Bishop McKee Shares His Message On Combating Racism

Racism is racial prejudice plus power. In our country, prejudice against people of color has been given power by being embedded in the systems and structures that shape everyday life. For people of color across many generations, racism has caused incalculable harm – physical, financial, psychological, emotional and spiritual. At the same time, for many white people, the insidious combination of racial prejudice and power has gone unnoticed or underestimated and frankly ignored, only adding to racism’s destructive power.

Racism is sinful; its roots are in the brokenness of humanity. Moreover, racism denies the imago Dei in all people. It is a form of evil, injustice and oppression, which we as baptized Christians are called to and have made a covenant with God and one another to resist.

We must acknowledge that racism remains a painful reality within the United Methodist Church. Good work has been done across the years to name and combat racism in the North Texas Conference, but, in many ways, we are still in the early stages of our journey toward racial justice. We have work to do.

So, for the next 18 months, I envision the clergy and laity of the North Texas Conference taking the next step in this important journey toward justice. It will be an intentional step, taken with forethought and prayer. It will be a bold step, taken in the strong name of Jesus Christ. It will be a step we take together. It will be a step that proclaims, “We refuse to give racial prejudice power any longer.”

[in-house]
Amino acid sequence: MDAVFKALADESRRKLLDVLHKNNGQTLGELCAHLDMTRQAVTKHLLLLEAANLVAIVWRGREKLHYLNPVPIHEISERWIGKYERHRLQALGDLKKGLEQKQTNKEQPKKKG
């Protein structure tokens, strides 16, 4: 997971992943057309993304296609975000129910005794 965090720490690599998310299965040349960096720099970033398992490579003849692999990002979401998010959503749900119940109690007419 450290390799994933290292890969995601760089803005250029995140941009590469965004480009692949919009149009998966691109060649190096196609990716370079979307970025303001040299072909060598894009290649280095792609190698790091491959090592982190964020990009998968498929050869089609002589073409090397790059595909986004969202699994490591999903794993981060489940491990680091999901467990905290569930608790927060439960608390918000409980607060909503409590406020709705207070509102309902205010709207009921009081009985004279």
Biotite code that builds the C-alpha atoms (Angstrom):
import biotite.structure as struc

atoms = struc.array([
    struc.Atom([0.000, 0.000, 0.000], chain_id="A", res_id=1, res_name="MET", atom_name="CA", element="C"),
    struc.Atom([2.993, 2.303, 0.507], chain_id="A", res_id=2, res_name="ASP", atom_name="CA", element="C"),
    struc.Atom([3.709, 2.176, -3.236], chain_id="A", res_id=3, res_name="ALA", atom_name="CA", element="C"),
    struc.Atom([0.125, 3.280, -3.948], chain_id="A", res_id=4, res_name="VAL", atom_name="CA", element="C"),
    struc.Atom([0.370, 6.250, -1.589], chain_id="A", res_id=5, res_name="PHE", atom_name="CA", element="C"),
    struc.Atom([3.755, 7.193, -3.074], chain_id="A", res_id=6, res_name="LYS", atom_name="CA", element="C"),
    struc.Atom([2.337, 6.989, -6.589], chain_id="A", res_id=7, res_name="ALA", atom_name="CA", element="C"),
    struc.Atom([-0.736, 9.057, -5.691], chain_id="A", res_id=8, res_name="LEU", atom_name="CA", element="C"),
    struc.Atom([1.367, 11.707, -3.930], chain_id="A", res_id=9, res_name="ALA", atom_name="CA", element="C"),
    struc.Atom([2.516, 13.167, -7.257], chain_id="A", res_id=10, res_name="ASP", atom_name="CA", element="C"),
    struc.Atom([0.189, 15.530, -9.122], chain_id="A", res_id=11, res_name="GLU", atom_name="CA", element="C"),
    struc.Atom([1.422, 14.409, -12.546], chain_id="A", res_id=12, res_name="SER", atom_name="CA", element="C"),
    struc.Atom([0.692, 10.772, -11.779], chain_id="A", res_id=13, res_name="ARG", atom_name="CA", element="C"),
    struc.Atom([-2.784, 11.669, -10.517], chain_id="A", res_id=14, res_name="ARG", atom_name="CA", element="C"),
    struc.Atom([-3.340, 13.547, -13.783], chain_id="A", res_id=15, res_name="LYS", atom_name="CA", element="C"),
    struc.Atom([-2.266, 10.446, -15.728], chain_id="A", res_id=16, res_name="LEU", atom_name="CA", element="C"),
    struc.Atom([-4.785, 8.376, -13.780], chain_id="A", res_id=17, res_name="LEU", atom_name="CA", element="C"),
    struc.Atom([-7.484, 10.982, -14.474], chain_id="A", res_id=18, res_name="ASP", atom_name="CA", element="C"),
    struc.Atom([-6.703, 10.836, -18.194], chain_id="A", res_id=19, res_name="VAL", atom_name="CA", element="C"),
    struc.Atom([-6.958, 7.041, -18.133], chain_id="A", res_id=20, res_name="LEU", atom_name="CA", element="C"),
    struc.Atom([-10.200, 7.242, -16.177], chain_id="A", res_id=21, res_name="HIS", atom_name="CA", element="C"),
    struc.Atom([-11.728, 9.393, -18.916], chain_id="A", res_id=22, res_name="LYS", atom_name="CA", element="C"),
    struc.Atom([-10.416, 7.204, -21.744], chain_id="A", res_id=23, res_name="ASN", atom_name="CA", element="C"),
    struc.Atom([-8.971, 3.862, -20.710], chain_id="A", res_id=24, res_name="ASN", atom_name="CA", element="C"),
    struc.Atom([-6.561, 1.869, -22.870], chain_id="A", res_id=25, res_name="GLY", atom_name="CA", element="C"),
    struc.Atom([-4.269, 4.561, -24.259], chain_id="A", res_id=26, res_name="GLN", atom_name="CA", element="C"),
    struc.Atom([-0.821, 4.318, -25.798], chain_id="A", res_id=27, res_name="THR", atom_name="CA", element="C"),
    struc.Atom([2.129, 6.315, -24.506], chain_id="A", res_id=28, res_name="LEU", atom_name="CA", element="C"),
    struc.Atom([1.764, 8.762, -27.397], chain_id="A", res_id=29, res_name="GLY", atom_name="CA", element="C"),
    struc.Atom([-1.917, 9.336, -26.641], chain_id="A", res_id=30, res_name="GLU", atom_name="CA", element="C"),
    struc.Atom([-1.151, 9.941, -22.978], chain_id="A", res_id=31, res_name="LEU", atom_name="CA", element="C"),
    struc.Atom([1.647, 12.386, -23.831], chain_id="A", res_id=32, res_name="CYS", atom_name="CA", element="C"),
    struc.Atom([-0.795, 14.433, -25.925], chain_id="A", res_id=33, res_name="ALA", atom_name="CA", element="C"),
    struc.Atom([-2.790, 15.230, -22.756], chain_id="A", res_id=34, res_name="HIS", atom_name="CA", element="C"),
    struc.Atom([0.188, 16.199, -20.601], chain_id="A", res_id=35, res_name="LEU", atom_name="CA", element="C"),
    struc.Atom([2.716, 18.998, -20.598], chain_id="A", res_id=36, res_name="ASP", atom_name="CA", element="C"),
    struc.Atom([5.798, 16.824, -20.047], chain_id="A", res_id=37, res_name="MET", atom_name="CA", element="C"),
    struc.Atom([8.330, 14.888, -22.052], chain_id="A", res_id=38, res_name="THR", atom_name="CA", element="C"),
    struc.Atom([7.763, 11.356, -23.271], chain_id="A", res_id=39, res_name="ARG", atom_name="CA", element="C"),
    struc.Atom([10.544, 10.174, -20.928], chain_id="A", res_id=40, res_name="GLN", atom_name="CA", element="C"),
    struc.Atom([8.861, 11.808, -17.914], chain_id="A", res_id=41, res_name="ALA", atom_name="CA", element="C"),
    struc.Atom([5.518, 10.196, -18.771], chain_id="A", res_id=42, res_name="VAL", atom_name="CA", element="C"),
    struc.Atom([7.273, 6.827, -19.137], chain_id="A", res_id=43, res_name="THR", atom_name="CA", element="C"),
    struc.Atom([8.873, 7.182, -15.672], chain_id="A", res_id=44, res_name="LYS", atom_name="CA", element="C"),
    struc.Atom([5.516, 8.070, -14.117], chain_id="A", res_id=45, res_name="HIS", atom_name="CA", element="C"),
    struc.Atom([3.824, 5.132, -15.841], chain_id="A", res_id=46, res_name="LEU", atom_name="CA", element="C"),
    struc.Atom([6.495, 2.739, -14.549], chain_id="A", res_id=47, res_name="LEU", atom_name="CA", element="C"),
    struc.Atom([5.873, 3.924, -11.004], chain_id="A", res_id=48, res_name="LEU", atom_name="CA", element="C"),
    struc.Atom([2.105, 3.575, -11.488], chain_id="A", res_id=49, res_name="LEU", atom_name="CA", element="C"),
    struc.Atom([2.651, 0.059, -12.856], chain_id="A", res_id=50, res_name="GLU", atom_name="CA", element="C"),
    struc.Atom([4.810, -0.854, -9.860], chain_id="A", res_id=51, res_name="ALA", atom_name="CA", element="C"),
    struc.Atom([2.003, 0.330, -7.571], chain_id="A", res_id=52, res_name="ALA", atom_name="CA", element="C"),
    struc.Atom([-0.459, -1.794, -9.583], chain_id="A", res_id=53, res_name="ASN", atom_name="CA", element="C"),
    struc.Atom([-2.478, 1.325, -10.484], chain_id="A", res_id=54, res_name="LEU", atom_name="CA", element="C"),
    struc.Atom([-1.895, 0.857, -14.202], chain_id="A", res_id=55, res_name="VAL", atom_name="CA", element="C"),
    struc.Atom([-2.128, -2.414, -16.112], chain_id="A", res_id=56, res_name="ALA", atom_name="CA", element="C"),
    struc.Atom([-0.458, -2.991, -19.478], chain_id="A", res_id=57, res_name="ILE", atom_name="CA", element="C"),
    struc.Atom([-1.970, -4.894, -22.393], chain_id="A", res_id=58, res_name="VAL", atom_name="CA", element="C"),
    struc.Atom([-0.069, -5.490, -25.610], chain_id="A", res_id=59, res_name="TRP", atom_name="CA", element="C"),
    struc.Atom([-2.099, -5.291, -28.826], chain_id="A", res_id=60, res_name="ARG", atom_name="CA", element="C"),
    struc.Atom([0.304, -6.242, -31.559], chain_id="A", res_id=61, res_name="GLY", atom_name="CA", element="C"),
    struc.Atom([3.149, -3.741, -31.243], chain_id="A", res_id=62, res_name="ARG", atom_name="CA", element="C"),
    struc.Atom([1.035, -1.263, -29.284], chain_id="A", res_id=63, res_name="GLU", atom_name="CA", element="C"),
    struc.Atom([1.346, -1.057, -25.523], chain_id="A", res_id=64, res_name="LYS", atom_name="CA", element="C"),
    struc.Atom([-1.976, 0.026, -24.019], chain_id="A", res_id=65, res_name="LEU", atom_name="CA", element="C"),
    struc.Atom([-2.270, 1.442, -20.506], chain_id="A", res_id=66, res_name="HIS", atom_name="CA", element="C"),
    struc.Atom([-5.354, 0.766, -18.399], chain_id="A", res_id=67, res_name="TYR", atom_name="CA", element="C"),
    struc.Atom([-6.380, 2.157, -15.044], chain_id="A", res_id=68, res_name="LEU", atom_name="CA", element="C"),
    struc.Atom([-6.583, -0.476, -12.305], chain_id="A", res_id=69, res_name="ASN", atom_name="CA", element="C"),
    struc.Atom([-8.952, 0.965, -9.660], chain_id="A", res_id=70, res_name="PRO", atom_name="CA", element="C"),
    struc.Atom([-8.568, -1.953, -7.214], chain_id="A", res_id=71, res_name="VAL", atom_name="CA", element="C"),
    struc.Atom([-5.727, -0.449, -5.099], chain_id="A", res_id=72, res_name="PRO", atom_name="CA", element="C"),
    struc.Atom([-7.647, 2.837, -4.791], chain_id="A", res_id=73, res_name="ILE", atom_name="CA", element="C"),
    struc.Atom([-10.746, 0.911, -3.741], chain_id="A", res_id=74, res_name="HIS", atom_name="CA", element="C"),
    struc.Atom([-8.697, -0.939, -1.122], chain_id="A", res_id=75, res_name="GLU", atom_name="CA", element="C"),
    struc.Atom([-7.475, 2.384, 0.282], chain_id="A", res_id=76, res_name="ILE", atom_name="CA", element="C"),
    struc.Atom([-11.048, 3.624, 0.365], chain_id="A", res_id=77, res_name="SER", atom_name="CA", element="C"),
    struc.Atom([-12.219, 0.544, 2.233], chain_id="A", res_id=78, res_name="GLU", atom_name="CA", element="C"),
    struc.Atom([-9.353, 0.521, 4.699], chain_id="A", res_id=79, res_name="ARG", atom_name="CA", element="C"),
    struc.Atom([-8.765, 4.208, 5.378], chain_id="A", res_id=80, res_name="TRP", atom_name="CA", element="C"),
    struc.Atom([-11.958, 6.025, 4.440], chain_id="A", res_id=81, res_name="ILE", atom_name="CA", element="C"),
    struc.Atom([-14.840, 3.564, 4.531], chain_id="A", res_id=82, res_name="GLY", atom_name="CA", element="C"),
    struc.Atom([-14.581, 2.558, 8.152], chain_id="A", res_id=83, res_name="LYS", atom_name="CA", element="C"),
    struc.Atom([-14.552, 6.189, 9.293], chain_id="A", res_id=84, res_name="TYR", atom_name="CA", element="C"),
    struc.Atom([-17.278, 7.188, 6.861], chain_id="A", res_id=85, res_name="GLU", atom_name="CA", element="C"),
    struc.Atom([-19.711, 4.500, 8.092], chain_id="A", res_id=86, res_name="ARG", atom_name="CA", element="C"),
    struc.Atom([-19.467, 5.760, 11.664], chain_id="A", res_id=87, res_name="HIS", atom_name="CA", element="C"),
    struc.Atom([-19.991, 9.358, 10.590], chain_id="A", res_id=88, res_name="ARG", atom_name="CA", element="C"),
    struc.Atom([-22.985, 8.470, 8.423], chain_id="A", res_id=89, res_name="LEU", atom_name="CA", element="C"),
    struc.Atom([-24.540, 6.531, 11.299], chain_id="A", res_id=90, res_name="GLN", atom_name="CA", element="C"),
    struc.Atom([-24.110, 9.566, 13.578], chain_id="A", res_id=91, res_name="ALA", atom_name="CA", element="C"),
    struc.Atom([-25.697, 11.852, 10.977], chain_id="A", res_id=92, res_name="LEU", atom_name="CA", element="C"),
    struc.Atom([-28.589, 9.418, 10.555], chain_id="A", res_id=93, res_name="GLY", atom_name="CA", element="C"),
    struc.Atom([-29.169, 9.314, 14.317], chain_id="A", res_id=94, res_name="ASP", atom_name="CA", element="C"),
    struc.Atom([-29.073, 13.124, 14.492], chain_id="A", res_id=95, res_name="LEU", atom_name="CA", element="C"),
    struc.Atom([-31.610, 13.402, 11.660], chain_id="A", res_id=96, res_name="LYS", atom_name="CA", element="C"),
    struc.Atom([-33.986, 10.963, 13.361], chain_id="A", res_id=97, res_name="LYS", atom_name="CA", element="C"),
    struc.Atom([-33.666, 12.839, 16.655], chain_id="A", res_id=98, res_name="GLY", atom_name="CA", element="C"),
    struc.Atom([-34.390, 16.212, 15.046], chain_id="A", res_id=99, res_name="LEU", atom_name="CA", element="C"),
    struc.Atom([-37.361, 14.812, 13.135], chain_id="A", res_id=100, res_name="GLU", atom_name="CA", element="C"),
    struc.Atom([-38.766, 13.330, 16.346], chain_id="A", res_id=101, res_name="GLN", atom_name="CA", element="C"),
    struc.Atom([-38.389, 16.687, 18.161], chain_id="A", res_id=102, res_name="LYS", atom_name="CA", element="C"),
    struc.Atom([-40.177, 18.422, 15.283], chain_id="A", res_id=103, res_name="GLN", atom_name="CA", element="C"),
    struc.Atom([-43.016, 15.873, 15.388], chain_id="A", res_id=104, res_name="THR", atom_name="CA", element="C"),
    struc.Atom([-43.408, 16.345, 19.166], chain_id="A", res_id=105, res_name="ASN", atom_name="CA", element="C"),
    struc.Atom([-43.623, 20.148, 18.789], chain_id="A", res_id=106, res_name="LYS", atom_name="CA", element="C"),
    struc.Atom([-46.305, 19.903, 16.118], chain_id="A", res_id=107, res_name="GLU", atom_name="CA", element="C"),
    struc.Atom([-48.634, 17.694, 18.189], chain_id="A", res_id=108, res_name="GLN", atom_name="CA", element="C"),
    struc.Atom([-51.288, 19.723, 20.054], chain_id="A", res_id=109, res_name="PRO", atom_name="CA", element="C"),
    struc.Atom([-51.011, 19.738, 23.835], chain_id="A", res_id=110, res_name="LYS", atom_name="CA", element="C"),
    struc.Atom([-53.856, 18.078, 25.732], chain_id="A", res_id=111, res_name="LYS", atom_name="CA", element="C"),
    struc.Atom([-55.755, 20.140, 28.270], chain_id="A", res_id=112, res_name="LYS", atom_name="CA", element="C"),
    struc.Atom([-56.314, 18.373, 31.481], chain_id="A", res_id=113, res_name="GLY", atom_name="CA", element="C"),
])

Ultimately, my vision is for our churches to create environments where every person feels valued. My vision is for our systems and structures to be embedded not with prejudice but with truth and justice, so every person is treated fairly and is liberated from the sin of racism. My vision is for the North Texas Conference to become a beacon of light that chases away the shadows of racism lurking in our communities.

The details for the next step that will get us from here to there are still taking shape. Thus far, the vision and plan have been shaped in large part by many rich conversations with my clergy colleagues of color. This has been critical, so very soon I will be forming a diverse team to further develop and guide the work moving forward. You will be hearing from them in the coming months. The next step also has been informed by the faithful work of the General Commission on Religion and Race.

What I can share today is that the next step will have three facets:

  1. Supporting and leading vital conversations
  2. Developing culturally competent leaders
  3. Promoting institutional equity and racial justice within the Church.

For more information about each of these three facets of a developing plan, please download “A Journey Toward Racial Justice."

Published: Wednesday, January 8, 2020